Mr Kelso: I would not have the further breakdown of that figure. We can certainly get that for the Committee.
Mr Lunn: The rest of it, then, the £1·7 billion that is left, would be used and sold locally, to mainly the quarry industry, is that correct?
Mr Kelso: Those are generic figures for all manufacturing businesses, so that would be food manufacturing and engineering. Those figures would be in the round. Over 50% of food manufacturing sales go straight to the UK mainland. We can get further detailed information on that, Chair and members, if that is required.
Mr Lunn: Thanks for that. It would be an absolute tragedy if that export was interfered with. I hope that things go well for you.
Ms Anderson: Thank you, Dominic and Mark, for the presentation and information.
As you said, we are only eight weeks away. Notwithstanding the importance of the British market, which you outlined, it is North/South and east-west. When I was looking at the figures from North to South, the EU and rest of the world, it all comes together through access to the EU of £11·2 billion. From the North to Britain is £10·6 billion.
On top of what you mentioned, I wonder if you would have time — not today, obviously, but before the end of the eight-week period — to look at the access that is going to be lost, by businesses and the manufacturing industry in your area, to the 60 free-trade agreements (FTAs) in the EU. Not only will you have a loss with the impact of Brexit — we know it is a disaster, and we knew that it was going to have an impact one way or the other, and those who promoted it should have known that, too — regardless of what happens, the North is going to lose access to the 60 free-trade agreements that the EU has with other parts of the world. Has consideration been given to that by the council?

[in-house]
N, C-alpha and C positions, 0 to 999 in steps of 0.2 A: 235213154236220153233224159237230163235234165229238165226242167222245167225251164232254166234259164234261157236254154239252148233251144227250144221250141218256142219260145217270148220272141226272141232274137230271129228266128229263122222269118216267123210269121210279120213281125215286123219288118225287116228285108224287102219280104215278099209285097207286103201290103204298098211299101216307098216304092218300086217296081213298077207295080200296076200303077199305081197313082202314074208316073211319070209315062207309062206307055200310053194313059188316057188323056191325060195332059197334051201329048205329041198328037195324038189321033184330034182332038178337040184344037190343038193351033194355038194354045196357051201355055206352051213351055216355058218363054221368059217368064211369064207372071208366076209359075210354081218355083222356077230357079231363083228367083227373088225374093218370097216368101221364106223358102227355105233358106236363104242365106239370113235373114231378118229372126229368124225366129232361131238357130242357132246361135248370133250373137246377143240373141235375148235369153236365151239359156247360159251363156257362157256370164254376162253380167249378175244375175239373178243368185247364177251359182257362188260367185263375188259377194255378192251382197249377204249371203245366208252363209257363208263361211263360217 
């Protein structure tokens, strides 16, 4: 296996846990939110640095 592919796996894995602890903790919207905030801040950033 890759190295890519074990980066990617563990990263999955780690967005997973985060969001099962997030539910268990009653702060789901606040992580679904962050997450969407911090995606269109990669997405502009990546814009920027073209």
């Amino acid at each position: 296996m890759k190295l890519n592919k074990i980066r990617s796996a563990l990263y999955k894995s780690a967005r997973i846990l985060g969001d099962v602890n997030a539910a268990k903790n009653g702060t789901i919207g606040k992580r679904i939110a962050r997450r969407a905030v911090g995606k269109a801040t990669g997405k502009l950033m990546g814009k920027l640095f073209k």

You spoke of the 10,000 migrant workers. The discriminatory points-based immigration system will devastate sectors such as agriculture. How is that going to be managed? You and other councils are, rightly so, talking about a lack of clarity. As Emma Sheerin has said, there is a lack of clarity in the Executive Office because the British Government are the negotiators, and they are not sharing that with here, Scotland or anywhere else.
Councillor Molloy: There are major concerns around those trade agreements and the lack of closure and settlement of them. The loss of those, particularly to telehandling and quarry equipment, and the aircraft-supply manufacturing base, would be a major concern. We would ask that the Department for the Economy re-engages with Oxford Economics to review the impact on the district, now and for the future — not just the next 12 to 24 months but 10 years down the line.
We have one positive; the migrant base is largely settled. We have had a lot of migration back to home countries: Poland, Lithuania and Portugal. However, a large percentage of people have settled well and integrated well in this area, and we are now seeing second generations of those families. It is unknown how many will travel back. If things get tough and jobs are lost, those families will uproot again and move on.
Ms Anderson: I have one final question about that. The common travel area only applies, as we know, to British and Irish people and not to anyone else. Have they been able to apply for settlement status? Has there been any help for them to do that? Even though they have settled and, as you said, thankfully, made this place their home, we want them to stay, so we need to make sure that the new immigration policy will not result in them being forced out of here.
Councillor Molloy: Local companies have tried to engage with their workforce, but it is largely ad hoc. It is hit and miss. The small and medium enterprises have not done that, as they do not have a dedicated team to engage with their workforce to ask whether they have applied for settlement status. A lot of them are not aware of the implications of not having gone through the process, unfortunately.
The Chairperson (Mr McGrath): Gentlemen, thank you very much for your presentation. It has enlightened us on the unique issues that impact you in mid-Ulster. I will include those in the report that we will put together. We really appreciate you taking the time to be with us today. Thank you.
Councillor Molloy: It is much appreciated, Chair. If there is any more information that we can send through, we will be happy to do so.